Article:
Worth a listen/read even if you've seen every version of the film. Blatty is also an excellent narrator.

  • Carrie

  • By: Stephen King
  • Narrated by: Sissy Spacek
  • Length: 7 hrs and 24 mins
  • Unabridged
  • Overall
    4.5 out of 5 stars 2,622
  • Performance
    4.5 out of 5 stars 2,410
  • Story
    4.5 out of 5 stars 2,411

An unpopular teenage girl, whose mother is a religious fanatic, is tormented and teased to the breaking point by her more popular schoolmates. She uses her hidden telekinetic powers to inflict a terrifying revenge.

  • 5 out of 5 stars
  • An absolute MASTERPIECE!!!!

  • By Matthew S. Hill on 02-09-16

Sissy Spacek + Carrie = Perfection!

Overall
5 out of 5 stars
Performance
5 out of 5 stars
Story
5 out of 5 stars

Reviewed: 02-11-19

King's first novel is still one of his best. Perhaps it's the rawness and simplicity of Carrie's story that make the novel so timeless, or how in an age of cyberbullying Carrie is just as relevant as a cautionary tale as it was almost 50-years ago.

You may think you know her, Carrietta White. But if you're only acquainted with her through films, you'll be meeting her for the first time. She's unlike anyone else you've ever met before or likely will meet again. Horrific, heartfelt and heartbreaking... she is Carrie.

  • When Elephants Fly

  • By: Nancy Richardson Fischer
  • Narrated by: Caitlin Davies
  • Length: 9 hrs and 43 mins
  • Unabridged
  • Overall
    4.5 out of 5 stars 9
  • Performance
    4 out of 5 stars 9
  • Story
    4.5 out of 5 stars 9

T. Lily Decker is a high school senior with a 12-year plan: avoid stress, drugs, alcohol, and boyfriends, and take regular psych quizzes administered by her best friend, Sawyer, to make sure she’s not developing schizophrenia. Genetics are not on Lily’s side. When she was seven, her mother, who had paranoid schizophrenia, tried to kill her. And a secret has revealed that Lily’s odds are even worse than she thought. Still, there’s a chance to avoid triggering the mental health condition, if Lily can live a careful life from ages 18 to 30, when schizophrenia most commonly manifests.

  • 5 out of 5 stars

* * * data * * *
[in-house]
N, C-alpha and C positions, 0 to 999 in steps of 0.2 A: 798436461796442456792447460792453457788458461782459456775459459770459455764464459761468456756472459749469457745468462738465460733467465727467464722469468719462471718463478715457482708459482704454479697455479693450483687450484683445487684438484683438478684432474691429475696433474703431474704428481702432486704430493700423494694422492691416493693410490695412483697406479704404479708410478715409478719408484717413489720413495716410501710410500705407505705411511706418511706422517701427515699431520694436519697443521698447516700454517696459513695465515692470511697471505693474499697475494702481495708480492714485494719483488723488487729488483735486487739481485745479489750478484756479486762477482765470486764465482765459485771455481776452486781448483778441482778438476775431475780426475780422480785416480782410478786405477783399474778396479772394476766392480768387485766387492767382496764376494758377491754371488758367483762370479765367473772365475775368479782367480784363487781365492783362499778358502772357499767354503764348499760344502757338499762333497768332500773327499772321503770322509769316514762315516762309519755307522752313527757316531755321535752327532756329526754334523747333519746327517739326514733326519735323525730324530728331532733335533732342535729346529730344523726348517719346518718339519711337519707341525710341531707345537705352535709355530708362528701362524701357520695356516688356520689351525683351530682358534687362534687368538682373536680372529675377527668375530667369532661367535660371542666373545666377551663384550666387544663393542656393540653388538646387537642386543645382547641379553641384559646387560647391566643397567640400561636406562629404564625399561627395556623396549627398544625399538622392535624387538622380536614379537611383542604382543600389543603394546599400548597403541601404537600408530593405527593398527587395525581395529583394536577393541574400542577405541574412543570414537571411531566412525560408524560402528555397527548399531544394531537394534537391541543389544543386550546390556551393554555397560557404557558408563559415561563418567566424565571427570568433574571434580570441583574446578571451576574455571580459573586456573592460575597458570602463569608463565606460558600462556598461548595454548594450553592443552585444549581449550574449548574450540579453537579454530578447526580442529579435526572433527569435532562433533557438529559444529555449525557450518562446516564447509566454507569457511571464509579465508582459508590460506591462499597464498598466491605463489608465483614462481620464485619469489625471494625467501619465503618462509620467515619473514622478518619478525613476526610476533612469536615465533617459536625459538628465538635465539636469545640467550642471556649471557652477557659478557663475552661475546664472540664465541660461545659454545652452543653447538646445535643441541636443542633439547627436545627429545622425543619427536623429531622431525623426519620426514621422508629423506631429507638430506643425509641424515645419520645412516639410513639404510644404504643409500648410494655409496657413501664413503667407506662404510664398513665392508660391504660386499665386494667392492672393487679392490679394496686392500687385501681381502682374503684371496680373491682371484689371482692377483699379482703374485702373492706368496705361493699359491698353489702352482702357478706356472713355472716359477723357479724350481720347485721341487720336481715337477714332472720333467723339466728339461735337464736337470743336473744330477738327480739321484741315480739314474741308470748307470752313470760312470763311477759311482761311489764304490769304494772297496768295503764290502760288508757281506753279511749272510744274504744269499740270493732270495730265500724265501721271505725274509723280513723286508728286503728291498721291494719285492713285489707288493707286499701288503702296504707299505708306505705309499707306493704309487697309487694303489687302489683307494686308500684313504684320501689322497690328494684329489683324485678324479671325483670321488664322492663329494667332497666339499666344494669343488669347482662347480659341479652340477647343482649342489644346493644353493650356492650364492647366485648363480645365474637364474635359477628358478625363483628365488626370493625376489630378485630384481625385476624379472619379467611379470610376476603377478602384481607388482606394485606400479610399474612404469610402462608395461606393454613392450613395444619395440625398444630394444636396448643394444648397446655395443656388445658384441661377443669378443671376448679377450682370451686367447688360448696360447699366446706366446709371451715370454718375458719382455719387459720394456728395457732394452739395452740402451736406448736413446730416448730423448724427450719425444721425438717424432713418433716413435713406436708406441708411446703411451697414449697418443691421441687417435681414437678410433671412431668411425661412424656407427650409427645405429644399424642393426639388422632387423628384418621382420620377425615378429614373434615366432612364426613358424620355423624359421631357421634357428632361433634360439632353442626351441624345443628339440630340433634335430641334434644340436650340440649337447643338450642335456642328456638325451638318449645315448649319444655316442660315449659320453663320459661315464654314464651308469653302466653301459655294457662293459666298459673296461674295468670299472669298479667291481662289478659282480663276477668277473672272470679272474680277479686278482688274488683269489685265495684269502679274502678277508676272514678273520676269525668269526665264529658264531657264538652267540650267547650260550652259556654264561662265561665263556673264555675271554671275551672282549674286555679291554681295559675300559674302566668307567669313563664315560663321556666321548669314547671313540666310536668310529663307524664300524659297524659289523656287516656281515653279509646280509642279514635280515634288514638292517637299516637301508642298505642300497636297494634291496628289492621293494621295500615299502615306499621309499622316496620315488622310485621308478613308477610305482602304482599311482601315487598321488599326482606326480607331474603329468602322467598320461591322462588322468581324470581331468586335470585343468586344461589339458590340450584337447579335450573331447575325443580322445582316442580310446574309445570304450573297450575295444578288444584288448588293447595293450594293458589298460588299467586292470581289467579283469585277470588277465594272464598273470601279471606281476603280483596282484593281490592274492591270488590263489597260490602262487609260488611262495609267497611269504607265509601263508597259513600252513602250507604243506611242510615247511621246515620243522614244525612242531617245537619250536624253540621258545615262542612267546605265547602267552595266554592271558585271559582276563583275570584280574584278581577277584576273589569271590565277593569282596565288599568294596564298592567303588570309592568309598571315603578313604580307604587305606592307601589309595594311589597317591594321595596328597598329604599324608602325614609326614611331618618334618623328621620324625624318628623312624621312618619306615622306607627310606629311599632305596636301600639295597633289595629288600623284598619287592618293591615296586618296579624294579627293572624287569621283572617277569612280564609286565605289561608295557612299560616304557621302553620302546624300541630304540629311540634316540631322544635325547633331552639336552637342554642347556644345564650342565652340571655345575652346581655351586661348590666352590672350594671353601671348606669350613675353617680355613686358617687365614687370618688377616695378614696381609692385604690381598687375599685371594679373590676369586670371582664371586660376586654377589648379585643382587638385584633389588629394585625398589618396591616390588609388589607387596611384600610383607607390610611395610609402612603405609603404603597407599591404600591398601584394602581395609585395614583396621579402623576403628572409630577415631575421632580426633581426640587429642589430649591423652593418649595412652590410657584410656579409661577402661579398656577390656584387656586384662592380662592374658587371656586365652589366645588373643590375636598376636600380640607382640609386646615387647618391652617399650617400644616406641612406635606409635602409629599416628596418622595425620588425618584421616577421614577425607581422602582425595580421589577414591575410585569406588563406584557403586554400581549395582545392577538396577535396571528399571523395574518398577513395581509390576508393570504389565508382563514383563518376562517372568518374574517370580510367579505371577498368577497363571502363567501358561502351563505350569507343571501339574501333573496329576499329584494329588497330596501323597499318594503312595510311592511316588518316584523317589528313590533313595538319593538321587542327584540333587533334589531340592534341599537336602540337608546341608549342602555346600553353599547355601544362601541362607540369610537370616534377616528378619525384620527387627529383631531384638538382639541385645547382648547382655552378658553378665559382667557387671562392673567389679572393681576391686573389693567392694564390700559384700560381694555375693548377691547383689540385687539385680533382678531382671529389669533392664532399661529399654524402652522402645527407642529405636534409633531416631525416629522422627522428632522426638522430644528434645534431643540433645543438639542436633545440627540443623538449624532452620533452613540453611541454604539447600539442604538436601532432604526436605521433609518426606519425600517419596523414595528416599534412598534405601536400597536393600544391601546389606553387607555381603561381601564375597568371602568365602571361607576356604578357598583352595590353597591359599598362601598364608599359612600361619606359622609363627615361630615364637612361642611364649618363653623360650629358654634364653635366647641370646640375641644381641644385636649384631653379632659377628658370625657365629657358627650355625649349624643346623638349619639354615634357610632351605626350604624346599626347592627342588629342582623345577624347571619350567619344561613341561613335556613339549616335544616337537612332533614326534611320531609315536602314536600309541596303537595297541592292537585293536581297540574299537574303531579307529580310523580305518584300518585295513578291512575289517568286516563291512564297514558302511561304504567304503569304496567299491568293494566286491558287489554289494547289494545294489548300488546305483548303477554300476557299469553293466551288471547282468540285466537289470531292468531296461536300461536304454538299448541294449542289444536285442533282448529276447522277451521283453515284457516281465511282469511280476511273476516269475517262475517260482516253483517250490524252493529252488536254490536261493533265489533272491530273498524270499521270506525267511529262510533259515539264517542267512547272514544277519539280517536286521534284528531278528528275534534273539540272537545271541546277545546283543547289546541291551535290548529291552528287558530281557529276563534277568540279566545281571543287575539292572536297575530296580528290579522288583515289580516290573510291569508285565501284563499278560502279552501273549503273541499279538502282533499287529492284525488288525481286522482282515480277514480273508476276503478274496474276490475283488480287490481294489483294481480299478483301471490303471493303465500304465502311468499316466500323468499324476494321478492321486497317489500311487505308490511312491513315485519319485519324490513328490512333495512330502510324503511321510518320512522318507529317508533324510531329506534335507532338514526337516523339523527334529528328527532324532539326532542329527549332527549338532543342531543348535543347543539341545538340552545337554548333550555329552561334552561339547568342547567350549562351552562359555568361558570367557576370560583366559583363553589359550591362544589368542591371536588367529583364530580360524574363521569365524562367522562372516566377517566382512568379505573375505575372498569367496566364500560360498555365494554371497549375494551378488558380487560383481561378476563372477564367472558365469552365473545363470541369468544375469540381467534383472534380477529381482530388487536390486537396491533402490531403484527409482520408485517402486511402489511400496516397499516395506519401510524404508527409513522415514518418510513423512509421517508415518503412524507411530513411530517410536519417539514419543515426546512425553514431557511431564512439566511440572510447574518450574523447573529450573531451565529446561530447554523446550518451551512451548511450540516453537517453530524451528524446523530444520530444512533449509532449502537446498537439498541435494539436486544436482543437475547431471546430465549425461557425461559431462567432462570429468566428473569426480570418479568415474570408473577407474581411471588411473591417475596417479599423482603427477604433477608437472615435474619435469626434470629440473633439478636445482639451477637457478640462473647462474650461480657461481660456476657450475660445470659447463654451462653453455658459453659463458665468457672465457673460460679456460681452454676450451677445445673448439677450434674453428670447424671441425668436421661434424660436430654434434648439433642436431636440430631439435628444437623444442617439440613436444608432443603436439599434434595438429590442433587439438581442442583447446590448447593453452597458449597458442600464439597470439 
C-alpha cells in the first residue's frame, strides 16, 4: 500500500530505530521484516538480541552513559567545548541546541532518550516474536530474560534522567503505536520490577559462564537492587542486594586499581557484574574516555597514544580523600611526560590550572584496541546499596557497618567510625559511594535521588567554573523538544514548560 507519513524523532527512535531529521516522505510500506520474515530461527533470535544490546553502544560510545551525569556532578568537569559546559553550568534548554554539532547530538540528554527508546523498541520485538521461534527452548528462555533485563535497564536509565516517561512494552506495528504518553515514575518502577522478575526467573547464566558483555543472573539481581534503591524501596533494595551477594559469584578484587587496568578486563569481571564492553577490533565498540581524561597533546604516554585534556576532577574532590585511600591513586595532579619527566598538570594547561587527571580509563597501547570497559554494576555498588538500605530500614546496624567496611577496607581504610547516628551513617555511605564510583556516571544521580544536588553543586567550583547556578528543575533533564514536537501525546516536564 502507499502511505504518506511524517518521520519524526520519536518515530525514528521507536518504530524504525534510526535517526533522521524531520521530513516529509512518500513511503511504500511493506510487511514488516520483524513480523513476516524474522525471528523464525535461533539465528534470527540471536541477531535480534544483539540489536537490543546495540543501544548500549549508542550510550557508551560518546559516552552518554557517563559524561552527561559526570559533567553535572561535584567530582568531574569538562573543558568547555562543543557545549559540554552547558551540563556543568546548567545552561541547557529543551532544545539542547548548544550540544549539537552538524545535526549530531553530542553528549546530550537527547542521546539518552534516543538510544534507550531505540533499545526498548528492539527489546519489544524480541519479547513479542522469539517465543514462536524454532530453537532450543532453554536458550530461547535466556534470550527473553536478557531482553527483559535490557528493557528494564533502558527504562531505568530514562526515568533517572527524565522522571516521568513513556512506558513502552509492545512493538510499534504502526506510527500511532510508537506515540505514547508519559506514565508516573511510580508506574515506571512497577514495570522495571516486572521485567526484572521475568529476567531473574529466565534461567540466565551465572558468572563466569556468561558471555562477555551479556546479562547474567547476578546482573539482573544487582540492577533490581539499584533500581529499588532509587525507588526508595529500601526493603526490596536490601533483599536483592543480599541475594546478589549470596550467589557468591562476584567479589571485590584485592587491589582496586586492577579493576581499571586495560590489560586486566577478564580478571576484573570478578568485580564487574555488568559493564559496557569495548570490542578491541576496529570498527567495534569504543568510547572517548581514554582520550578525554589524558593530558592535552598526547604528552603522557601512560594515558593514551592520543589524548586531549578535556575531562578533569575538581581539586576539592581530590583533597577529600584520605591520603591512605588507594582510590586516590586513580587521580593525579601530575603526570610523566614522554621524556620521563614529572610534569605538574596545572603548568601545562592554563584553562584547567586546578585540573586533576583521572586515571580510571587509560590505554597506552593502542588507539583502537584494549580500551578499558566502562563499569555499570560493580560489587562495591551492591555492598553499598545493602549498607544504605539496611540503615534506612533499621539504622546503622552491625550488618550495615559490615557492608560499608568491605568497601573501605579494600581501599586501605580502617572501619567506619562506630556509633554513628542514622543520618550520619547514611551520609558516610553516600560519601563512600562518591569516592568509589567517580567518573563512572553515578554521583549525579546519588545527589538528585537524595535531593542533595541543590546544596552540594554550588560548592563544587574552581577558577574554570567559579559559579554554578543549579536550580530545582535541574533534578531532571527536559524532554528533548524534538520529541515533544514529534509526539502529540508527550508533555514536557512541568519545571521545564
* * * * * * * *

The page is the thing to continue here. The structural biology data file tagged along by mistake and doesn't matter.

• Exceptional read!

  • By Robert Jason on 01-08-19

Exceptional read!

Overall
5 out of 5 stars
Performance
5 out of 5 stars
Story
5 out of 5 stars

Reviewed: 01-08-19

A perfect balance of animal issues and mental illness. The characters are drawn well and you’ll find yourself rooting for Swifty and Tiger until the very end. Touching, moving and intelligently written. Will stay with you. Narration is mostly spot on.

  • The Extraordinary Life of Sam Hell

  • A Novel
  • By: Robert Dugoni
  • Narrated by: Robert Dugoni
  • Length: 11 hrs and 41 mins
  • Unabridged
  • Overall
    4.5 out of 5 stars 7,115
  • Performance
    4.5 out of 5 stars 6,516
  • Story
    4.5 out of 5 stars 6,505

Sam Hill always saw the world through different eyes. Born with red pupils, he was called “Devil Boy” or Sam “Hell” by his classmates; “God’s will” is what his mother called his ocular albinism. Her words were of little comfort, but Sam persevered. Sam believed it was God who sent Ernie Cantwell, the only African American kid in his class, to be the friend he so desperately needed. And that it was God’s idea for Mickie Kennedy to storm into Our Lady of Mercy like a tornado, uprooting every rule Sam had been taught about boys and girls. Forty years later, Sam, a small-town eye doctor, is no longer certain anything was by design.

  • 5 out of 5 stars
  • Warning about the ending

  • By Roger M. Young on 05-27-18

Extremely moving

Overall
5 out of 5 stars
Performance
5 out of 5 stars
Story
5 out of 5 stars

Reviewed: 09-15-18

A wonderful novel that has a John Irving feel to it. The characters are unforgettable and will live on in your head long after you finish. I suspect Sam Hill and Owen Meany would have been beat friends.

I’m normally not a huge fan of authors reading their own novels, but Dugoni did an excellent job. Or should I say, extraordinary?